The research also is helpful for improving natural stormwater systems, which especially interests Hutchinson. She has studied how to move away from the concrete jungle of pipes and move toward more natural stormwater management systems, such as wetlands, rain gardens and terracing. Challenges exist with natural systems because climate and land cover changes have caused many more peaks and valleys in stormwater runoff -- from times with flooding to drought periods. As a result, natural systems tend to be at capacity in the spring because of increased rainfall and they tend to dry up during the summer when it rains less.
"We needed a better understanding of the variability of the weather so that we could better understand any risks with these natural systems," Hutchinson said. "The amount of water that flows through a pipe is pretty consistent and you can always size a pipe. But the amount of water that can be absorbed by a wetland systems is a lot more in August when it is hot and dry than it is in May."
The researchers are continuing to analyze data and are preparing the research for publication. Their work is funded as part of the $20 million Kansas National Science Foundation Experimental Program to Stimulate Competitive Research project researching global climate change and renewable energy research.
Stacy Hutchinson, 785-532-2943, email@example.com
Stacy Hutchinson | Newswise Science News
Project provides information on energy recovery from agricultural residues in Germany and China
13.02.2020 | Deutsches Biomasseforschungszentrum
New exhaust gas measurement registers ultrafine pollutant particles for the first time
21.01.2020 | Technische Universität Graz
Most natural and artificial surfaces are rough: metals and even glasses that appear smooth to the naked eye can look like jagged mountain ranges under the microscope. There is currently no uniform theory about the origin of this roughness despite it being observed on all scales, from the atomic to the tectonic. Scientists suspect that the rough surface is formed by irreversible plastic deformation that occurs in many processes of mechanical machining of components such as milling.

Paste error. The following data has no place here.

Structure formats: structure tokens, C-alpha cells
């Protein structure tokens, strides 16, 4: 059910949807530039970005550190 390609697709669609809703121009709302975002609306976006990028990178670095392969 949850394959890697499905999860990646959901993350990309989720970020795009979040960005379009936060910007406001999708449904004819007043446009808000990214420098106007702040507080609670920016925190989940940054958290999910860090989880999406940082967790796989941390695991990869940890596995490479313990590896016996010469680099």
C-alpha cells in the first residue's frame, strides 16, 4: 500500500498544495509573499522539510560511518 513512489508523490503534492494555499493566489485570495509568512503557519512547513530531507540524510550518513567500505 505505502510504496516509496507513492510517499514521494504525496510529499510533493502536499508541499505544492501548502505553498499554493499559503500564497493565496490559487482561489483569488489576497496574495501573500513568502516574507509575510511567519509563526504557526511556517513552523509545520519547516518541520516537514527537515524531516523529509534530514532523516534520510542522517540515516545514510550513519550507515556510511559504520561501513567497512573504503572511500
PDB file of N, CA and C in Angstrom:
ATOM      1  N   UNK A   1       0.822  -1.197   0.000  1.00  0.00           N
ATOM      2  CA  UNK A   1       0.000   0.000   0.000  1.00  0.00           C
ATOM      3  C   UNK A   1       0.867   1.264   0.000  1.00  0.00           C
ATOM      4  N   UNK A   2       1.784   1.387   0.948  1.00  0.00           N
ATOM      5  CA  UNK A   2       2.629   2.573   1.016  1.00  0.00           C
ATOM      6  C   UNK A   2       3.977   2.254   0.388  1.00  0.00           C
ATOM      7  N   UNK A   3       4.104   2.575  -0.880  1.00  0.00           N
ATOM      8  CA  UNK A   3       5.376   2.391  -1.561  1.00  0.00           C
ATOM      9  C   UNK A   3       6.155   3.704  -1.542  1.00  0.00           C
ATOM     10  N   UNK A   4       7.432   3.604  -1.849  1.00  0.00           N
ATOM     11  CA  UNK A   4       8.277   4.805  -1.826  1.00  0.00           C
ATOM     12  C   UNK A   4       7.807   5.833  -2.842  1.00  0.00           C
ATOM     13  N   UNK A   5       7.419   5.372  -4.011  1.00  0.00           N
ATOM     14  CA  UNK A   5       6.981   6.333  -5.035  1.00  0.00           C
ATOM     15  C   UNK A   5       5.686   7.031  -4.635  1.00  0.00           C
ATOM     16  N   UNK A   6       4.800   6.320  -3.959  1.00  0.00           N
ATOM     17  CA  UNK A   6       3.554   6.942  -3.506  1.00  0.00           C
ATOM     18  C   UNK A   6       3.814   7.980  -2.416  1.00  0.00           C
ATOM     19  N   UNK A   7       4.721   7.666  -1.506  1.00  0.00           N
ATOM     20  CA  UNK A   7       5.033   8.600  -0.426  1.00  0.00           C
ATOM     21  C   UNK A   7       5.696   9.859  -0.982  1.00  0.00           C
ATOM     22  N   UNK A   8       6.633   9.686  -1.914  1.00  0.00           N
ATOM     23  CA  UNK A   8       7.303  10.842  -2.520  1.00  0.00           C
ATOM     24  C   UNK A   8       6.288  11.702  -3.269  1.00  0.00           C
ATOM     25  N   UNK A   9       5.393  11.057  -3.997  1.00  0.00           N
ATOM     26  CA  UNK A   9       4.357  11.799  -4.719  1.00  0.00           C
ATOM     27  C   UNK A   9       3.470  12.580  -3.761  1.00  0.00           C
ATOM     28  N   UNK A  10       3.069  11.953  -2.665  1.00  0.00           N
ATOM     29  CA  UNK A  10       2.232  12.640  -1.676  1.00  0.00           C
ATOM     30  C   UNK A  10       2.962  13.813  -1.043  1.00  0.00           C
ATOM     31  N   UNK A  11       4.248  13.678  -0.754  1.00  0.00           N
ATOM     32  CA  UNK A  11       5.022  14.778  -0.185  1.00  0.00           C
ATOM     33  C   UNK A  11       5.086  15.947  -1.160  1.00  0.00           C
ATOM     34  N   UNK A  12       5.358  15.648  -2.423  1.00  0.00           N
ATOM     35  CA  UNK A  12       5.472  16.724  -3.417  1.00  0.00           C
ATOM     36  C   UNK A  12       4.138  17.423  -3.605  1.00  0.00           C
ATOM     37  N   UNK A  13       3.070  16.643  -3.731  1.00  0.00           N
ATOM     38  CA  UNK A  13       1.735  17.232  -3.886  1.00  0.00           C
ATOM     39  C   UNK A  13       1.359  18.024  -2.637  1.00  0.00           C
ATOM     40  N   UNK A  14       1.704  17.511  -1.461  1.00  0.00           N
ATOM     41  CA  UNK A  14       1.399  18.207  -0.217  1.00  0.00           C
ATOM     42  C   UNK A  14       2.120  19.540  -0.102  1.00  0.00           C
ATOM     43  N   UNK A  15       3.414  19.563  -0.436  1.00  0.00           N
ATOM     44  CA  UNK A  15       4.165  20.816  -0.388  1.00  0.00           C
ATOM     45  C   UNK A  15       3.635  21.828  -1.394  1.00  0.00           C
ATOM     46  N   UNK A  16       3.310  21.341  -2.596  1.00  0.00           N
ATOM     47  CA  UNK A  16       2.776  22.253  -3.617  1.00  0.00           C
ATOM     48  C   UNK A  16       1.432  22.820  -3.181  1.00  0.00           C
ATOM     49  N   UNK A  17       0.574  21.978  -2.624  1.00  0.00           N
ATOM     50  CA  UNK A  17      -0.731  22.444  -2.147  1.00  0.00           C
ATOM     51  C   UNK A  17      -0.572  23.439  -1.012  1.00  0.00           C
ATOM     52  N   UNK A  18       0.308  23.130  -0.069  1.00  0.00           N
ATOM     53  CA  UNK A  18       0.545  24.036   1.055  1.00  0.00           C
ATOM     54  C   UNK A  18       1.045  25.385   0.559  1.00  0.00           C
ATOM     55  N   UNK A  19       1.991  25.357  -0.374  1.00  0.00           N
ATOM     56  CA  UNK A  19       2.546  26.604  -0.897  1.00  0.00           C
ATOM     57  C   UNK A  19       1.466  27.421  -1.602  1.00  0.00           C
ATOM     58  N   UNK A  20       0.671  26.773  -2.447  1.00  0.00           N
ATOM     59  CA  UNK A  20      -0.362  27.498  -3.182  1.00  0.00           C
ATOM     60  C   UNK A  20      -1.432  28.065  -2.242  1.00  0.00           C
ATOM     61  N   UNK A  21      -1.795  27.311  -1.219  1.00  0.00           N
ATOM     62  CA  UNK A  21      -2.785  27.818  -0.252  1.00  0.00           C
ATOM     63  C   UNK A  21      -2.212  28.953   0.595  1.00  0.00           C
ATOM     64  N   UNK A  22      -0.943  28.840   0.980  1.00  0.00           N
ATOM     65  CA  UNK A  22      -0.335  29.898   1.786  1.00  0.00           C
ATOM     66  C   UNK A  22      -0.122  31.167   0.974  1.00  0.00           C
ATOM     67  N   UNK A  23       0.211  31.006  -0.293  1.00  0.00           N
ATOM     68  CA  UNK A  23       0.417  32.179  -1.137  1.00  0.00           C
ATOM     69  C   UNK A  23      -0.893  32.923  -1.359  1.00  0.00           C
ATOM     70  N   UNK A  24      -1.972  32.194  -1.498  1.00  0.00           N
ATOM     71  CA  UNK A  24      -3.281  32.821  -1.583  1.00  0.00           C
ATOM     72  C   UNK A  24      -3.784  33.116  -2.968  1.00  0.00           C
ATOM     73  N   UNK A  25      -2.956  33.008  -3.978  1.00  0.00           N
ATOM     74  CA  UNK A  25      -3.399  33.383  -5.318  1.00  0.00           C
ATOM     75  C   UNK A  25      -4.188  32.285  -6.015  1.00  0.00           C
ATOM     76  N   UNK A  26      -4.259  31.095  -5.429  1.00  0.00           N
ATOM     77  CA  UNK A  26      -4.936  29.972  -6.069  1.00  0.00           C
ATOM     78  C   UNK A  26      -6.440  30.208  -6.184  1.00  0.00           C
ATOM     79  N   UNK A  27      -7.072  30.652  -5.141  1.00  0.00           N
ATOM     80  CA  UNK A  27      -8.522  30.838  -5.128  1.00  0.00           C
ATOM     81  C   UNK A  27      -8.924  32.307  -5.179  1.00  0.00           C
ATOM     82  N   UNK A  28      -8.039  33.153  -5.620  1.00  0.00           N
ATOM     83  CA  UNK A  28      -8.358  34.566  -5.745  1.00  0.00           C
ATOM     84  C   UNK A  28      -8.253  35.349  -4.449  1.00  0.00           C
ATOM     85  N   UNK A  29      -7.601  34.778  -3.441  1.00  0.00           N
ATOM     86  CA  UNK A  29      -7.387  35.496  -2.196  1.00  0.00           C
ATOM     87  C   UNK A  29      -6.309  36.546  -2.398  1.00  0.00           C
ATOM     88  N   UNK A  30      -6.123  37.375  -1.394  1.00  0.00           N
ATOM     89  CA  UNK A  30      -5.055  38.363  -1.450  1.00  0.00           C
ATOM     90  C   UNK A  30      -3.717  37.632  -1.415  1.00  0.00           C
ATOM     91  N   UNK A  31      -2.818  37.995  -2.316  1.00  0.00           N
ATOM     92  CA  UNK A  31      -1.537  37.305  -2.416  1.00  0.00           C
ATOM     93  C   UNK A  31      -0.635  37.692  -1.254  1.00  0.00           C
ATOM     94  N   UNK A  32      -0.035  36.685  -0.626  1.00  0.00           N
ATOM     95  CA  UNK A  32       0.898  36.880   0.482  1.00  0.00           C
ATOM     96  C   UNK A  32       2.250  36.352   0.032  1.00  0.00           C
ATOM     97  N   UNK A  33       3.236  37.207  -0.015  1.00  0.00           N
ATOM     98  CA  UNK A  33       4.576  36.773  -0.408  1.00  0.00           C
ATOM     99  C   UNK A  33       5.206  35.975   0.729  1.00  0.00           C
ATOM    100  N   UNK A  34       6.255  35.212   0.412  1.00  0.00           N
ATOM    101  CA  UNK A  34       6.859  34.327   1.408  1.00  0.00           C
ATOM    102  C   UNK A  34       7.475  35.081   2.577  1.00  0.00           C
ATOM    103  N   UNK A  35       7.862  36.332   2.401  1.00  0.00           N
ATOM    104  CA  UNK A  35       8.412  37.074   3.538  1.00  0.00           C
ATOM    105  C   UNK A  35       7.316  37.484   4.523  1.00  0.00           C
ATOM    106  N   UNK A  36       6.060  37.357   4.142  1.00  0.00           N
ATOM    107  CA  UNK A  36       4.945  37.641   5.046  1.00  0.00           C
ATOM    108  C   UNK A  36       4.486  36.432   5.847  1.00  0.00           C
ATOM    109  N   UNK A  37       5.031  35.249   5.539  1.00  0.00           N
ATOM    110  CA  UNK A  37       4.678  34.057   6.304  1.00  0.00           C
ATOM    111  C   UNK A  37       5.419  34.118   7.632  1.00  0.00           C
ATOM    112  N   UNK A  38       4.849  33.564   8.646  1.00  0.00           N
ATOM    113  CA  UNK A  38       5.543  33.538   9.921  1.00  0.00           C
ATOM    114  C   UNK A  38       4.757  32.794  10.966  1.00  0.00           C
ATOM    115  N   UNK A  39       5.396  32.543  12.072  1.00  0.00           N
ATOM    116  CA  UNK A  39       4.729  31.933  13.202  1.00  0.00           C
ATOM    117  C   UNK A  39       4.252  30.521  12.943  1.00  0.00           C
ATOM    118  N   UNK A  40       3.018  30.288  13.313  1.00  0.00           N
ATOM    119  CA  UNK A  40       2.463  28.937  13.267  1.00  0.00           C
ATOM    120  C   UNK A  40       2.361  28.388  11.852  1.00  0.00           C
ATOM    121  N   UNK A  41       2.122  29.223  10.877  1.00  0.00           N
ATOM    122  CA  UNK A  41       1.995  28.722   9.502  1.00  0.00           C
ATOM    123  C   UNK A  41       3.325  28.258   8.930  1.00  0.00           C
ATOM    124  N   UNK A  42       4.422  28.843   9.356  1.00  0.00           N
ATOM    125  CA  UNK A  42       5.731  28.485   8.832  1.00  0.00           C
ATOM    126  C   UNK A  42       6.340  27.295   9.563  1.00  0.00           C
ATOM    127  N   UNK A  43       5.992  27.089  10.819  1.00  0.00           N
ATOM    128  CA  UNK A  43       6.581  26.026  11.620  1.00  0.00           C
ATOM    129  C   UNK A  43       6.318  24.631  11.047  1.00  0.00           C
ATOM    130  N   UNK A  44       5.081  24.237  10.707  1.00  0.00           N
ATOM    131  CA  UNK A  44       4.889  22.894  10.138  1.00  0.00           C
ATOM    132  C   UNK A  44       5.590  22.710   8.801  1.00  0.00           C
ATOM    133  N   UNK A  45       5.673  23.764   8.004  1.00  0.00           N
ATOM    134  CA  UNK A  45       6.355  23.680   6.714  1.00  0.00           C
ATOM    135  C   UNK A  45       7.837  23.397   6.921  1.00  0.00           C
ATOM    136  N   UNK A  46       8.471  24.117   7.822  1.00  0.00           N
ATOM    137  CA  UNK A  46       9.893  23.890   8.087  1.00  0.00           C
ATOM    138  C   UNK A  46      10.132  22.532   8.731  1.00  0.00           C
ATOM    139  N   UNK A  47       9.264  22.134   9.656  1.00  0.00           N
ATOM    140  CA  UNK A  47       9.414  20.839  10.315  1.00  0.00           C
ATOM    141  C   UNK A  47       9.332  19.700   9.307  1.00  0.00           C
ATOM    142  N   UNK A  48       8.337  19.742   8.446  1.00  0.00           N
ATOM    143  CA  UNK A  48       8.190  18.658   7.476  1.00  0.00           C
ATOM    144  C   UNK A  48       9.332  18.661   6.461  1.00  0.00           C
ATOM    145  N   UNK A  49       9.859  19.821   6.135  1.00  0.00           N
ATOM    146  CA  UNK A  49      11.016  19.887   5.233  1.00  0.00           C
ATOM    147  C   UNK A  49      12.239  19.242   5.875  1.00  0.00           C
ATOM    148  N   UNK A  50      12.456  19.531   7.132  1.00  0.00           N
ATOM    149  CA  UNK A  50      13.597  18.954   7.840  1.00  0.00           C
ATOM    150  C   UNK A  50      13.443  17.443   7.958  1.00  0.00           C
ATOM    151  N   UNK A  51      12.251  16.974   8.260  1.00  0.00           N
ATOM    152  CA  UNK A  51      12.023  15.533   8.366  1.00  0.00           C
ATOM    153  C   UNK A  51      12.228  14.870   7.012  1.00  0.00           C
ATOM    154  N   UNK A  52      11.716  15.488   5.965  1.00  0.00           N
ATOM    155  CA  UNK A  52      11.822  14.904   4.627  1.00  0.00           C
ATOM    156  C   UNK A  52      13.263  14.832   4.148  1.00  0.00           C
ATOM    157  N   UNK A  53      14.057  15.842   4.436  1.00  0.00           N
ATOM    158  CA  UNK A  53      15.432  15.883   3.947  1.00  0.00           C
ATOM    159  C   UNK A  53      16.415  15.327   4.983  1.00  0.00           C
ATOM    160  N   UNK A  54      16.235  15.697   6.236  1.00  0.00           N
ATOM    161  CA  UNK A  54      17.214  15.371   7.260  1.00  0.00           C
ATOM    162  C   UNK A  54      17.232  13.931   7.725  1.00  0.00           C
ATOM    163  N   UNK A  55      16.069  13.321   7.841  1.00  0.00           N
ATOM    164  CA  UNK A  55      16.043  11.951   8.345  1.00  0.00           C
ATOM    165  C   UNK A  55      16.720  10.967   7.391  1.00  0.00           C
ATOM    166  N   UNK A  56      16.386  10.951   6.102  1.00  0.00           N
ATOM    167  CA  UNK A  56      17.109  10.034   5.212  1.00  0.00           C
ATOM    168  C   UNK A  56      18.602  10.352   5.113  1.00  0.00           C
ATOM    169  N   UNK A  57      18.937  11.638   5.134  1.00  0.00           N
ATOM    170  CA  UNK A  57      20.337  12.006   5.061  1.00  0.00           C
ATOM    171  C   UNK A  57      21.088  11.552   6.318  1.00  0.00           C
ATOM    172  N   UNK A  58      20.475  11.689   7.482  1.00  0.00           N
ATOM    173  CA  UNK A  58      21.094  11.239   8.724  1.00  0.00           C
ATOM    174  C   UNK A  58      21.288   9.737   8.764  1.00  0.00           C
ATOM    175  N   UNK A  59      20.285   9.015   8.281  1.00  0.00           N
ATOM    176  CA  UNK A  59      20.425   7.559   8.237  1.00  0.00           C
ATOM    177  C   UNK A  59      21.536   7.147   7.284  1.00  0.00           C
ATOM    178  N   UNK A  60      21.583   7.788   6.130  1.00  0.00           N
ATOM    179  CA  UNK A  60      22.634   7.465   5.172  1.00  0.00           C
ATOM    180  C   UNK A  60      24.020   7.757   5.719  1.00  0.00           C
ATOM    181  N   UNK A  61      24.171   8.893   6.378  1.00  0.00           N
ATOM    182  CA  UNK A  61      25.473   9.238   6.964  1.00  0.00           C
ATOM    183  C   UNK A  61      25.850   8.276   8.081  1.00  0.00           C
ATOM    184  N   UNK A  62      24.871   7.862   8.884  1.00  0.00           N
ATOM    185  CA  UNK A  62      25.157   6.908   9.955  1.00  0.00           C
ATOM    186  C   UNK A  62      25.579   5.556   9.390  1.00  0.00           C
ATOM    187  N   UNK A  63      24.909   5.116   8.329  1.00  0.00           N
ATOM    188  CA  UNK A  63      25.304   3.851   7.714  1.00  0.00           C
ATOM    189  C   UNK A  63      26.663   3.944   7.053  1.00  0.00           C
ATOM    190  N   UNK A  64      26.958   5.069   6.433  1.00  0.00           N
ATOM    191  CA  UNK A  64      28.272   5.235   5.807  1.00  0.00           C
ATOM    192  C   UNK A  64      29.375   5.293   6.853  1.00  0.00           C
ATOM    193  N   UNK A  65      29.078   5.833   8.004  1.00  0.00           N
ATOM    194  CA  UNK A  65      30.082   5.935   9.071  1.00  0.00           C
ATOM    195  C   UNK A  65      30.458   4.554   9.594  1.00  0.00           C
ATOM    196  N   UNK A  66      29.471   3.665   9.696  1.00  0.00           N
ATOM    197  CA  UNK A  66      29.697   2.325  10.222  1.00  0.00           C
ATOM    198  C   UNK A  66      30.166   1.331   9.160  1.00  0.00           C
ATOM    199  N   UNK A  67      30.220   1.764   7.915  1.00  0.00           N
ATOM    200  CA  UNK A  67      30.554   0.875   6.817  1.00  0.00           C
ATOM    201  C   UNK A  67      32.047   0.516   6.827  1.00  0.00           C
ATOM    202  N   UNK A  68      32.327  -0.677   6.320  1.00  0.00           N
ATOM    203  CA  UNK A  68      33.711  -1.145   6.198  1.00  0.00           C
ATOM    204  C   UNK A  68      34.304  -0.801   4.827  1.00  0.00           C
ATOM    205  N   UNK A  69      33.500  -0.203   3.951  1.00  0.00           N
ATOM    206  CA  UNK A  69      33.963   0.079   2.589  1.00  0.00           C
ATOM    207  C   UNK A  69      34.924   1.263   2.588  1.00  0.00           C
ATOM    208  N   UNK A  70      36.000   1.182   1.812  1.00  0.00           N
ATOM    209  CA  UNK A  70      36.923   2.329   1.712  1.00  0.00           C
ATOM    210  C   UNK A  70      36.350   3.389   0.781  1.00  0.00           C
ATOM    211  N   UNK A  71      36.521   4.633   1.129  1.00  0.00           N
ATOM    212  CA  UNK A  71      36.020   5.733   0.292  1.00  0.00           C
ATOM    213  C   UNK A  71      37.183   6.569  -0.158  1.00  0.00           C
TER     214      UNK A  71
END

Prof. Dr. Lars Pastewka from the Simulation group at the Department of Microsystems Engineering at the University of Freiburg and his team have simulated such...
Investigation of the temperature dependence of the skyrmion Hall effect reveals further insights into possible new data storage devices
The joint research project of Johannes Gutenberg University Mainz (JGU) and the Massachusetts Institute of Technology (MIT) that had previously demonstrated...
Researchers at Chalmers University of Technology, Sweden, recently completed a 5-year research project looking at how to make fibre optic communications systems more energy efficient. Among their proposals are smart, error-correcting data chip circuits, which they refined to be 10 times less energy consumptive. The project has yielded several scientific articles, in publications including Nature Communications.
Streaming films and music, scrolling through social media, and using cloud-based storage services are everyday activities now.
After helping develop a new approach for organic synthesis -- carbon-hydrogen functionalization -- scientists at Emory University are now showing how this approach may apply to drug discovery. Nature Catalysis published their most recent work -- a streamlined process for making a three-dimensional scaffold of keen interest to the pharmaceutical industry.
"Our tools open up whole new chemical space for potential drug targets," says Huw Davies, Emory professor of organic chemistry and senior author of the paper.
Superconductivity approaching room temperature may be possible in hydrogen-rich compounds at much lower pressures than previously expected
Reaching room-temperature superconductivity is one of the biggest dreams in physics. Its discovery would bring a technological revolution by providing...
12.02.2020 | Event News
16.01.2020 | Event News
15.01.2020 | Event News
17.02.2020 | Life Sciences
17.02.2020 | Information Technology
17.02.2020 | Life Sciences